Revised March 22, 2004



“Tax cuts don’t need to be paid for [with offsets] — they pay for themselves.”

House Budget Committee Chairman Jim Nussle

Quoted in BNA Daily Tax Report, March 17, 2004


By Richard Kogan, David Kamin, and Joel Friedman


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Do tax cuts pay for themselves?  This past week, the House Budget Committee approved legislation that would require all expansions of entitlement programs to be paid for with offsetting cuts in spending.  When asked by a reporter why a similar “pay-as-you-go” requirement was not applied to tax cuts, Chairman Nussle responded that “Tax cuts don’t need to be paid for [with offsets] — they pay for themselves.”[1]

At the heart of Chairman Nussle’s response is the belief that tax cuts generate so much economic growth that they pay for themselves — that is, that the economy expands so much as a result of tax cuts that it produces the same level of revenue as the economy would produce without the tax cuts.   This belief is one of the most powerful and enduring myths in public finance.  No reputable economist — liberal or conservative — has ever shown that tax cuts pay for themselves.  The assertion that tax cuts pay for themselves is little more than wishful thinking, and is rejected by virtually every serious economist and budget analyst.

Do Tax Cuts Pay For Themselves?  Economists Say No.

Table 1:
Comparing the 1980s and 1990s

  Avg. real economic growth Avg. real income-tax growth
1981-90 3.3% 1.5%
1990-01 3.2% 4.2%
Notes: To avoid distortions, economic growth is measured from one business-cycle peak to the next.  Tax figures include individual and corporate income taxes.  If receipts from capital gains were not included, the annual growth of income taxes would have averaged 1.1 percent in the 1980s and 3.9 percent in the 1990s.  Sources: Bureau of Economic Analysis, OMB Historical Tables.

Do Tax Cuts Pay For Themselves?  History Says No.

In 1981, Congress approved very large supply-side tax cuts, featuring much lower marginal income-tax rates.  In 1990 and 1993, by contrast, Congress raised marginal income-tax rates on the well off.  We can thus compare two decades with contrasting tax regimes.  Such a comparison shows:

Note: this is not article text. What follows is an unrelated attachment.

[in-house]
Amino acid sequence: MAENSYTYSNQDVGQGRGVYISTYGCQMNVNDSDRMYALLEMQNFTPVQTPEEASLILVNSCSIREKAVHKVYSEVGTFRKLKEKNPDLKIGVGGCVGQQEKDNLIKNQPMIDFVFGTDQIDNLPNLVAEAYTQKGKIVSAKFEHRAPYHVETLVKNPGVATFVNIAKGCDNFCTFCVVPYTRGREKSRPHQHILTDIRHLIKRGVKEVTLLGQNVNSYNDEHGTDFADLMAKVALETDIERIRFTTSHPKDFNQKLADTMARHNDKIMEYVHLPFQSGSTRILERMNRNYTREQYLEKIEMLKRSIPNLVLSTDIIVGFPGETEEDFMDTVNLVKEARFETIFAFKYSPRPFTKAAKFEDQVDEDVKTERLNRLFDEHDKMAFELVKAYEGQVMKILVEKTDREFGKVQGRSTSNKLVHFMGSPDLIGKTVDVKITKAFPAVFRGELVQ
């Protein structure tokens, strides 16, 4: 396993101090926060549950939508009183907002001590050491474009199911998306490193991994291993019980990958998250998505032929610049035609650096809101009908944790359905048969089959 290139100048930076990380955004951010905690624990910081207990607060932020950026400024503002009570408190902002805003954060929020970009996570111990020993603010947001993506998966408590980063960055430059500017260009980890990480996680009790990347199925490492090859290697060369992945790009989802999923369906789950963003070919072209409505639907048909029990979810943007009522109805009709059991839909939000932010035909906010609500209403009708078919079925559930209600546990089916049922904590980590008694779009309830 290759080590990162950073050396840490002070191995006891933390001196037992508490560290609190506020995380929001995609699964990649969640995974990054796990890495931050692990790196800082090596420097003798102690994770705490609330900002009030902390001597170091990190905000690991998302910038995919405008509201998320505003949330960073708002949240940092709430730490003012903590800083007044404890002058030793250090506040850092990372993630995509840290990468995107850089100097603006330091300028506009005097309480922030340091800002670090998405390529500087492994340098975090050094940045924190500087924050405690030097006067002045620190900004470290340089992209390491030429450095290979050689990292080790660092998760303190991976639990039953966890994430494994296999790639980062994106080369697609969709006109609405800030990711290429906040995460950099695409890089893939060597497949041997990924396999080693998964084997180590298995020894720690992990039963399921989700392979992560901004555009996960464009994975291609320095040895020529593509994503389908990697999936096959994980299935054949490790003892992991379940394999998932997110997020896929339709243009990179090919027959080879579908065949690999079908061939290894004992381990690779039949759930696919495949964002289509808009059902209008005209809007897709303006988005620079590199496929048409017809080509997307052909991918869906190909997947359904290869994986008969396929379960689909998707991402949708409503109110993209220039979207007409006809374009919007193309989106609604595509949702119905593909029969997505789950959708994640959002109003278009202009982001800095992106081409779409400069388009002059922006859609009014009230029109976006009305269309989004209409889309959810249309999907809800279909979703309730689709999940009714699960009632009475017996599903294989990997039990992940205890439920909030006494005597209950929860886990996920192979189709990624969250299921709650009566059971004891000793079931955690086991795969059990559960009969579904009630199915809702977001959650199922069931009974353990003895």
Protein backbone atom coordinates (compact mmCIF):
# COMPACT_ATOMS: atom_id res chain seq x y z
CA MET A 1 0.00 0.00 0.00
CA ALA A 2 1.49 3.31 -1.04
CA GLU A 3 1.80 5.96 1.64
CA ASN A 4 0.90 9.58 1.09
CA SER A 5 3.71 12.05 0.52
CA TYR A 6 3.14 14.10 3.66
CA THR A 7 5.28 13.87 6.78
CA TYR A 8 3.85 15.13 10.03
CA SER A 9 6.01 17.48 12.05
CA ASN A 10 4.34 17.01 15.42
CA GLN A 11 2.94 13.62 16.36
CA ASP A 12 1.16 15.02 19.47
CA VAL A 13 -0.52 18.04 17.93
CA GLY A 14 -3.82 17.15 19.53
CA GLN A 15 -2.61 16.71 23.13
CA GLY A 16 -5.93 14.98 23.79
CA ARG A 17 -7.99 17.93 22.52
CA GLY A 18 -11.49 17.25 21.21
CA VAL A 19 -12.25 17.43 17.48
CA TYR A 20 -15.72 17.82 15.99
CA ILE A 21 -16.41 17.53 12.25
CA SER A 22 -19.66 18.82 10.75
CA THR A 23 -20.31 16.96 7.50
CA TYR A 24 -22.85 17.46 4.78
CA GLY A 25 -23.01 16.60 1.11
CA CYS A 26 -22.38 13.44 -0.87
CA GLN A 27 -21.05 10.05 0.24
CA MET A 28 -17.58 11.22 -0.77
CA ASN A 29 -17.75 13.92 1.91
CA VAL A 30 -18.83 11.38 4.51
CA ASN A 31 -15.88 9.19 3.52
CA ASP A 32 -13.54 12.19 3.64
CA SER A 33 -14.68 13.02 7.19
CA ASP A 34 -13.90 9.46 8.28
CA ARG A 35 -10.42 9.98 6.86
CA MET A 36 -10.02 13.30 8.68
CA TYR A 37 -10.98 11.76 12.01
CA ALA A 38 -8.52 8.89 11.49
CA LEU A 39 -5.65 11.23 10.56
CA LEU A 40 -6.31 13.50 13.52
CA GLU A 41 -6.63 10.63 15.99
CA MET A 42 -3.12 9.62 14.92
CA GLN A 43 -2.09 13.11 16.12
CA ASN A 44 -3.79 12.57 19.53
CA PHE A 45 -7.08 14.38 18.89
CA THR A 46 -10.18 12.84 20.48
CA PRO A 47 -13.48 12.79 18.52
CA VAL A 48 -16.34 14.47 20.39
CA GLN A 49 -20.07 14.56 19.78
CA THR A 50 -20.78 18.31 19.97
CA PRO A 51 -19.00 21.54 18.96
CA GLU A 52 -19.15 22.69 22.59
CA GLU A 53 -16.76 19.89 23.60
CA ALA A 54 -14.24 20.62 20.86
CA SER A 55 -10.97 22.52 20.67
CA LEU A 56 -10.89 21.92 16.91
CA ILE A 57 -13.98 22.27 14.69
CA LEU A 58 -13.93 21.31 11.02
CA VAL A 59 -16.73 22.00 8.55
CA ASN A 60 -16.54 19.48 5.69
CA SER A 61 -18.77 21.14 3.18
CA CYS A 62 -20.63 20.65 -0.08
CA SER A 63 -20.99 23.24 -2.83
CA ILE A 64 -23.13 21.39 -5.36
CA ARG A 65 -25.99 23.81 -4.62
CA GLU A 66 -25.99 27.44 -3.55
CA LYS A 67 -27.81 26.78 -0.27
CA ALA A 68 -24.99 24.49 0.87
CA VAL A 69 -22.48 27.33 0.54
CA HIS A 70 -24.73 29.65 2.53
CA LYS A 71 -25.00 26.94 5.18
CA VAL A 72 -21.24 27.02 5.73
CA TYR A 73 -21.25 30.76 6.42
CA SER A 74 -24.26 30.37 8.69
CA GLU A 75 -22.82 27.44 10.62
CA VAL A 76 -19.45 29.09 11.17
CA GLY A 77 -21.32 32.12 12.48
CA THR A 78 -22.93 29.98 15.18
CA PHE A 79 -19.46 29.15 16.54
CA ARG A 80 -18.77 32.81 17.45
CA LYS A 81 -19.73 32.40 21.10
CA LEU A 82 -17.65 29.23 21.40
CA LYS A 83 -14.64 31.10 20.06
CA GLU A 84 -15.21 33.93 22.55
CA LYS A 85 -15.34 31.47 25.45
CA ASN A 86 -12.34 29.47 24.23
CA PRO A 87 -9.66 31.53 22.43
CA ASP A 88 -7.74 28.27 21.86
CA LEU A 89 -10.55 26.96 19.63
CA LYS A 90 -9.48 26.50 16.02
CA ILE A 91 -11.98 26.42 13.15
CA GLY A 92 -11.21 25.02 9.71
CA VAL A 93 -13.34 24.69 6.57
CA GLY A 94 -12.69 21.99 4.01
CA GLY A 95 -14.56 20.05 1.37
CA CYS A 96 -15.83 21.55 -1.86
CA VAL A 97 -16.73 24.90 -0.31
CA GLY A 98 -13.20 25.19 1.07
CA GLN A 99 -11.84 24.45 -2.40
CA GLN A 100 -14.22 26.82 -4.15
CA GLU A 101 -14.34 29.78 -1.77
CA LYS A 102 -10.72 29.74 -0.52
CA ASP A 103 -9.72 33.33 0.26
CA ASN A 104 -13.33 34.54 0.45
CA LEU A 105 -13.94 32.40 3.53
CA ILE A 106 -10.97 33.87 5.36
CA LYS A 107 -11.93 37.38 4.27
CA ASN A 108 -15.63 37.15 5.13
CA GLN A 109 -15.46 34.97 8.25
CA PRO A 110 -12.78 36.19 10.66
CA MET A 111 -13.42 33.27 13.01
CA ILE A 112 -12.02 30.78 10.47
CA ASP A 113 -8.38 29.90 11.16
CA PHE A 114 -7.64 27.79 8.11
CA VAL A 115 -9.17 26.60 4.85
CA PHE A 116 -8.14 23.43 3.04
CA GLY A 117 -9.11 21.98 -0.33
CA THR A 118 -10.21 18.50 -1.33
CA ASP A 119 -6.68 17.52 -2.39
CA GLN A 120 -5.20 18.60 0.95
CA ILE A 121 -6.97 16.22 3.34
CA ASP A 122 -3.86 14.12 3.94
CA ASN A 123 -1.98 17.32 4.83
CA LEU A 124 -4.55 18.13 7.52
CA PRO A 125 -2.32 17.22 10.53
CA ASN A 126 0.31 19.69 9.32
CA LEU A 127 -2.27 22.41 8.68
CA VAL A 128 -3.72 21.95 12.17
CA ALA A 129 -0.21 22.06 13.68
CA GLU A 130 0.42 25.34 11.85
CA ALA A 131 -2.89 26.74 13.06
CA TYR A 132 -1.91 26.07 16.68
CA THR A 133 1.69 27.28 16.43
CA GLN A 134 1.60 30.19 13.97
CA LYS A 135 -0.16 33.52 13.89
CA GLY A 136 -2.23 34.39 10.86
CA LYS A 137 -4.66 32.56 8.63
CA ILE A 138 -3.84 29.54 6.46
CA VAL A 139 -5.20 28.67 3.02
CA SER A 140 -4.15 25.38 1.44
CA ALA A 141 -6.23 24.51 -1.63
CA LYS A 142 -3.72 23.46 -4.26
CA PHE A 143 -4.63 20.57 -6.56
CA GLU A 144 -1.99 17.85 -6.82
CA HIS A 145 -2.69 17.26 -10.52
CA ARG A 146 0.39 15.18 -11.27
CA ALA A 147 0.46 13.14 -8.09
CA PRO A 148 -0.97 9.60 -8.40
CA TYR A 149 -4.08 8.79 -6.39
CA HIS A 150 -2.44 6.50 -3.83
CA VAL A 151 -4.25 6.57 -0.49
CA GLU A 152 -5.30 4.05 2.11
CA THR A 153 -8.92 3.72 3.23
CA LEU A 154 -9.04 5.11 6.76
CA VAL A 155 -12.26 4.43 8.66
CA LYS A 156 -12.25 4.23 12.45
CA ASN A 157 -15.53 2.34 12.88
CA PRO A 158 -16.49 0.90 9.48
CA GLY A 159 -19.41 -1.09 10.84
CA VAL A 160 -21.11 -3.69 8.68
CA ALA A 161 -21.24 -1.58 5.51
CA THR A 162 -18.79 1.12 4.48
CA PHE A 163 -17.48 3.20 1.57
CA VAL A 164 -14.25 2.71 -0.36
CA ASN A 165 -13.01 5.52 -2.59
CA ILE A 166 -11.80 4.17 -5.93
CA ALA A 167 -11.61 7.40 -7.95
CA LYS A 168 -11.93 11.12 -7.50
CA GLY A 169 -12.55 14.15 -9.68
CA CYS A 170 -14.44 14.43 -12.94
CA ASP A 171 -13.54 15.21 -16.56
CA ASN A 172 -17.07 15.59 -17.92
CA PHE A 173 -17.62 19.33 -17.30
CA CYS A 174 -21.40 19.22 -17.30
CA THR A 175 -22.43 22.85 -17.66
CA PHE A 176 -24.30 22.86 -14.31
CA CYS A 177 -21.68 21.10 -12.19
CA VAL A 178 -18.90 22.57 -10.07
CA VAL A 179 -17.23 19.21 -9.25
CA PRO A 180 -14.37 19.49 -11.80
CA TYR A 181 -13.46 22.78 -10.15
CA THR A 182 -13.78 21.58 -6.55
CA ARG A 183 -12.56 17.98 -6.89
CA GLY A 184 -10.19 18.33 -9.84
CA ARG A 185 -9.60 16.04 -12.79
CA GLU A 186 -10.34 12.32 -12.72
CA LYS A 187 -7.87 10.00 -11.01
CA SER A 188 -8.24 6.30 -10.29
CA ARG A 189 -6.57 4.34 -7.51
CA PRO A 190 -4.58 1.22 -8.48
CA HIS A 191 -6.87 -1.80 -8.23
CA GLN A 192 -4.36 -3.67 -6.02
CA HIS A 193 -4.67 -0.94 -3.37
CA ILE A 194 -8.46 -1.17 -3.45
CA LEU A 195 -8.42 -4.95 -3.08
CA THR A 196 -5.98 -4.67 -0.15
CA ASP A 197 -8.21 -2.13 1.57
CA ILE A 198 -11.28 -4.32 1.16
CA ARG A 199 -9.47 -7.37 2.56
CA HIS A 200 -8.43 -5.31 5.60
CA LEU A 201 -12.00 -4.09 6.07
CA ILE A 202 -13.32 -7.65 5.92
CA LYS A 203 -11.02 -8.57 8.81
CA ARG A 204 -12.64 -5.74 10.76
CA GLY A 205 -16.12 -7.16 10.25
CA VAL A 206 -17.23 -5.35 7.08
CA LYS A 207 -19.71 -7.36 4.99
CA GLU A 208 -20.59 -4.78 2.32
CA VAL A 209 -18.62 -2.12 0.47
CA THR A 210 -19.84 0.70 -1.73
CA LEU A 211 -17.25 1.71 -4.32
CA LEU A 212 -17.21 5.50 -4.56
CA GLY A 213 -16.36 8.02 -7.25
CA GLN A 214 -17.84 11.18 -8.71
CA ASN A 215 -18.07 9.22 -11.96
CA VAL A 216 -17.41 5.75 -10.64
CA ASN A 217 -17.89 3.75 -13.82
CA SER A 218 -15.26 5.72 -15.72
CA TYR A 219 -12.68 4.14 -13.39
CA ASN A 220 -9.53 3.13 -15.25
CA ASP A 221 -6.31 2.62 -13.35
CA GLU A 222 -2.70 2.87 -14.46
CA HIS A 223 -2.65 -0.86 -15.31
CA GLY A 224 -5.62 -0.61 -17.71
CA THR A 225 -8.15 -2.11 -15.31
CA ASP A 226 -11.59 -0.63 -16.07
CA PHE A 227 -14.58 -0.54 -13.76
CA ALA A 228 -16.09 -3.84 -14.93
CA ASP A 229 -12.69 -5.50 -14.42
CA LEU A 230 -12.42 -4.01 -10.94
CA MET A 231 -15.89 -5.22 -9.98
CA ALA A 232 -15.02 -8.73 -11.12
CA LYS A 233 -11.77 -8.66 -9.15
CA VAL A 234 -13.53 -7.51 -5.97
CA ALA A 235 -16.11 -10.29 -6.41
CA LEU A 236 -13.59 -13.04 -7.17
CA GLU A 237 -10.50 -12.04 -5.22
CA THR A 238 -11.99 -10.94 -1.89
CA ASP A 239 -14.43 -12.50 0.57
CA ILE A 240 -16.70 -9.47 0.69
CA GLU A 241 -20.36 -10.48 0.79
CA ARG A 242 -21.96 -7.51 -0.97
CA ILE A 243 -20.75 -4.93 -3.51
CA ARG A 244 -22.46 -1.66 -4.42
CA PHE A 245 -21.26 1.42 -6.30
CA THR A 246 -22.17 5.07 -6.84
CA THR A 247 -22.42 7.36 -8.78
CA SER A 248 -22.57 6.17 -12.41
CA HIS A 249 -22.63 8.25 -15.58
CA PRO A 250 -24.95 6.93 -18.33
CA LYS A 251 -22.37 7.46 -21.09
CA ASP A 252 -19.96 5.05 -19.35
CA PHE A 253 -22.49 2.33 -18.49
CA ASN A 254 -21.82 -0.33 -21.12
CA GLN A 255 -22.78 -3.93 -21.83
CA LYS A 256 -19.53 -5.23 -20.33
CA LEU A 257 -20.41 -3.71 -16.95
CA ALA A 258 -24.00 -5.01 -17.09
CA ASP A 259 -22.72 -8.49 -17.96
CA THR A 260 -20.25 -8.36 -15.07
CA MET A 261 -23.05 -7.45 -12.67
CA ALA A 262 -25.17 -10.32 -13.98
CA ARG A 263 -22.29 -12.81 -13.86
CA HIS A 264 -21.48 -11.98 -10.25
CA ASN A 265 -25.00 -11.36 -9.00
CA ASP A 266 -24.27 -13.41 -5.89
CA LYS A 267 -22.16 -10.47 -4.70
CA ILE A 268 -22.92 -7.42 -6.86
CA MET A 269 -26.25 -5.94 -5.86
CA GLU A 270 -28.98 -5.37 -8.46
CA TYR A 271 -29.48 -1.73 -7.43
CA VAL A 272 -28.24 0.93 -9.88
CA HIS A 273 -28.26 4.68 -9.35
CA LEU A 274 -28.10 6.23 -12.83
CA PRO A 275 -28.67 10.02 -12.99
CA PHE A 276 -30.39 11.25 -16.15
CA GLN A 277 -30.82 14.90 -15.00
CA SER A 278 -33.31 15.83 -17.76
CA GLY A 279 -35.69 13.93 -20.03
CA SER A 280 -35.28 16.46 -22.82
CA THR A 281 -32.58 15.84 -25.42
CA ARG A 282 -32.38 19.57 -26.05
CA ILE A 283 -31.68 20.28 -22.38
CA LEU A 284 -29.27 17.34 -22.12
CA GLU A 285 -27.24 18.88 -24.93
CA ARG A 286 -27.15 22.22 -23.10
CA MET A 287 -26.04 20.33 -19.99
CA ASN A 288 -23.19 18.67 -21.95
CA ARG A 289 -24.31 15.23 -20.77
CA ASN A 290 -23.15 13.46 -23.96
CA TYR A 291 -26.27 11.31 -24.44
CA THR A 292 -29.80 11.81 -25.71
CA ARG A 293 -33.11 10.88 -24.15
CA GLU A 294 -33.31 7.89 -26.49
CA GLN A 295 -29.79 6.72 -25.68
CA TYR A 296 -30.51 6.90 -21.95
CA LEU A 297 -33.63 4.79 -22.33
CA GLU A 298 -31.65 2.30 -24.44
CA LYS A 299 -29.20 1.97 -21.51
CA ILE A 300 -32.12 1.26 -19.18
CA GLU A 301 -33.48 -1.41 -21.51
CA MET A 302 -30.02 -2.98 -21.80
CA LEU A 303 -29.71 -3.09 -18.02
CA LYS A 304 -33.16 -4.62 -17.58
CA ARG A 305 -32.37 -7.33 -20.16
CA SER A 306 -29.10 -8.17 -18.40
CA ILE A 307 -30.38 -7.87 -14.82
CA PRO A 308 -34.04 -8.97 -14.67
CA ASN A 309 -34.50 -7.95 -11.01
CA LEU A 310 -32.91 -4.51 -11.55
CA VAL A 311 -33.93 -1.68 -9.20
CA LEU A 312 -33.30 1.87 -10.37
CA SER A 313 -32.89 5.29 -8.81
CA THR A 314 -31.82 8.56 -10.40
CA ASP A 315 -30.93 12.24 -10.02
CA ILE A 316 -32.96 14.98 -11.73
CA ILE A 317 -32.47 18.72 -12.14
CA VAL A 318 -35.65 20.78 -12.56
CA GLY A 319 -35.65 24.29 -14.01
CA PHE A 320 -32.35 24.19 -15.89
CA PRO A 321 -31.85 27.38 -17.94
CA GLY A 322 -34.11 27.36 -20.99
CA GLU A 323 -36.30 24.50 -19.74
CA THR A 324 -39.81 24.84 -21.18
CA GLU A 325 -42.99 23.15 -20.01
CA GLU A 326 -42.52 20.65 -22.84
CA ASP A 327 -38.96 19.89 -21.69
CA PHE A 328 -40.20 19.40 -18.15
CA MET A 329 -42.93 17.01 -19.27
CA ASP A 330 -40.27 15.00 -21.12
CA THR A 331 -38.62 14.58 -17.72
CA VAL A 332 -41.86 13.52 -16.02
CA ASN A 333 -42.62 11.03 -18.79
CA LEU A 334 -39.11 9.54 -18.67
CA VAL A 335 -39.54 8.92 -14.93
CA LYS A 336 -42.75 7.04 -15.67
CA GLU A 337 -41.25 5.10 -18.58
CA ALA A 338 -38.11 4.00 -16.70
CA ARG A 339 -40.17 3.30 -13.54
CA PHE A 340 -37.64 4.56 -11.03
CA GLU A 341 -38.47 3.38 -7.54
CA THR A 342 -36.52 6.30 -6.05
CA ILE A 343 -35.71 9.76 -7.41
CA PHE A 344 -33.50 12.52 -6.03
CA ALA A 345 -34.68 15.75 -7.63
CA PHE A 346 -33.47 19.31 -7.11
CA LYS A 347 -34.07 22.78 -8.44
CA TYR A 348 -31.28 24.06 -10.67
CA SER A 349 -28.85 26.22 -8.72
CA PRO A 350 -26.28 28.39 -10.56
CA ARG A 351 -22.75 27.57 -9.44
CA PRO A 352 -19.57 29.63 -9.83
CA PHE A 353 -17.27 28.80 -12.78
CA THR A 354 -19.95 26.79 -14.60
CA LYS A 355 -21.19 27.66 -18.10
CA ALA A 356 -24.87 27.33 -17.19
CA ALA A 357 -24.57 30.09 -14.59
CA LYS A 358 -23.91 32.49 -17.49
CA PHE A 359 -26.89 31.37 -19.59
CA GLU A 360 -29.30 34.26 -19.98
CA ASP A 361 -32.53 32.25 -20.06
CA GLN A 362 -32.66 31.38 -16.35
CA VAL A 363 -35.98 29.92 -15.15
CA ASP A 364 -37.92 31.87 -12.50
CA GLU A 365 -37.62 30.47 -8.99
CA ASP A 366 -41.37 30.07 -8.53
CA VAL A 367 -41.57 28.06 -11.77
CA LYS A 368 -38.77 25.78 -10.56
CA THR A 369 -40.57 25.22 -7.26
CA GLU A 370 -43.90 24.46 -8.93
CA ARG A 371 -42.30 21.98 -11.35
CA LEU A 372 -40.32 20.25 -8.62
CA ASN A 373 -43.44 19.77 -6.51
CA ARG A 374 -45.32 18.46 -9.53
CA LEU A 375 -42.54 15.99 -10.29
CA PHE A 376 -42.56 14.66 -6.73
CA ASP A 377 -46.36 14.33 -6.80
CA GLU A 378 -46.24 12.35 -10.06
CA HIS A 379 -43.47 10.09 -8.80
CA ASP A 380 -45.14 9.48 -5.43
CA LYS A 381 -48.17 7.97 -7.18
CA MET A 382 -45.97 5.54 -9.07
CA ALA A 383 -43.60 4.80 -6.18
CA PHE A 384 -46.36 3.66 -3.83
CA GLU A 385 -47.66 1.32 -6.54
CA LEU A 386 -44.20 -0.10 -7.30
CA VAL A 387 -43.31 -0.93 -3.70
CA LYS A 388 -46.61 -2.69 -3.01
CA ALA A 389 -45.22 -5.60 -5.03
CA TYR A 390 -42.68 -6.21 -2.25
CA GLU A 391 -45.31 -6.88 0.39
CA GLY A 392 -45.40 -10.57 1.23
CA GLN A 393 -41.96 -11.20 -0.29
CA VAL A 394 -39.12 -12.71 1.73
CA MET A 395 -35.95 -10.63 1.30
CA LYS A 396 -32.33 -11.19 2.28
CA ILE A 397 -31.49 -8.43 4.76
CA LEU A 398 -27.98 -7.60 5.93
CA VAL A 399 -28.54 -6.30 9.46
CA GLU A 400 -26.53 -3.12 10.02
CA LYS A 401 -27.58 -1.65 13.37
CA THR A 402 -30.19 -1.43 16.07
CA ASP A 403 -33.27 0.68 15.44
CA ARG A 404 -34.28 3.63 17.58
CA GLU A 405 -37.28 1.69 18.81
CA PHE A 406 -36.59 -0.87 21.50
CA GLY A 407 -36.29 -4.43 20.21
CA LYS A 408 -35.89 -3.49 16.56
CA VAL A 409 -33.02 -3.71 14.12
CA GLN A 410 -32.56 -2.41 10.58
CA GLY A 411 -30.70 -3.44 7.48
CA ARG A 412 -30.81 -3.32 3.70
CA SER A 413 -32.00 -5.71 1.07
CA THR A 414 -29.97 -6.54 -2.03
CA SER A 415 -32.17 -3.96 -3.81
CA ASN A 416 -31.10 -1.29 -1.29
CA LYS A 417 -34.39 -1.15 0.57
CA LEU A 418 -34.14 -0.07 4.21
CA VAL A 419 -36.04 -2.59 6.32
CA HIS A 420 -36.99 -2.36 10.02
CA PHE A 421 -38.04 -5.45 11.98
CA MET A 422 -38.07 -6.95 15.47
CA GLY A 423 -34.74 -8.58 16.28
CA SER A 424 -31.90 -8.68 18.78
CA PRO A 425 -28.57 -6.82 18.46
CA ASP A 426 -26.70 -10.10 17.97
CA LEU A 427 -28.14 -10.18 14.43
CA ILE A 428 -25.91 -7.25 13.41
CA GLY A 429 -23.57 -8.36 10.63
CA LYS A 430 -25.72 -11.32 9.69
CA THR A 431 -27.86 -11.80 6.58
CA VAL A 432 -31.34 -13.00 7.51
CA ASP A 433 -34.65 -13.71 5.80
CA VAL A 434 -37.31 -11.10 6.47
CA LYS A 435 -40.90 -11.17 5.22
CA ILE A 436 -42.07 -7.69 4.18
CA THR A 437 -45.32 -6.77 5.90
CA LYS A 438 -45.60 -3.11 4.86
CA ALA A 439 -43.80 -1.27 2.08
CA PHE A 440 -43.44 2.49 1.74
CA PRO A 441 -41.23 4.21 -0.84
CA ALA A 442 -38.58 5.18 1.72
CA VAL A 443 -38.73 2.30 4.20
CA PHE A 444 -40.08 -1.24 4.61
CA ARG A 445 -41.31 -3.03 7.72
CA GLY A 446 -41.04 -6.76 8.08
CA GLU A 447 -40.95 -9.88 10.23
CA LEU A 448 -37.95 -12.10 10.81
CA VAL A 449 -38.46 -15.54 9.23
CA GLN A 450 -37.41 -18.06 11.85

These results confirm common sense: tax cuts lose revenue, tax increases raise revenue, and the general effect on economic growth (beyond temporary effects during an economic slump) is slight.

End Notes:

[1] Bud Newman and Nancy Ognanaovich, “Nussle’s New Budget Enforcement Bill To Apply To Spending, Not To Tax Cuts,” Bureau of National Affairs Daily Tax Report, March 17, 2004.

[2] Council of Economic Advisers, Economic Report of the President, February 2003, pp 57, 58.

[3] N. Gregory Mankiw, Principles of Economics (Fort Worth, TX: Dryden, 1998), pp. 29-30.

[4] In its August 2003 Budget and Economic Outlook, CBO finds that the revenue measures enacted since 2001 could “…boost the level of potential GDP by as much as 0.3 percent or reduce it by as much as 0.1 percent over the years 2004 to 2008.  From 2009 to 2013, it could reduce the level of potential GDP by about 0.4 percent.”  In regard to the macroeconomic effect of the 2003 tax bill, the Joint Committee on Taxation reached similar conclusions.  See: CBO, The Budget and Economic Outlook: An Update, August 2003, p. 45; JCT, “Macroeconomic Analysis of H.R. 2: The Jobs and Growth Reconciliation Tax Act of 2003,” Congressional Record — House of Representatives, May 8, 2003, pp. H3829-H3832.

[5] William W. Beach, Ralph A. Rector, Alfredo Goyburu, and Norbert J. Michel, “The Economic and Fiscal Effects of the President’s Growth Package,” Heritage Foundation, April 16, 2003.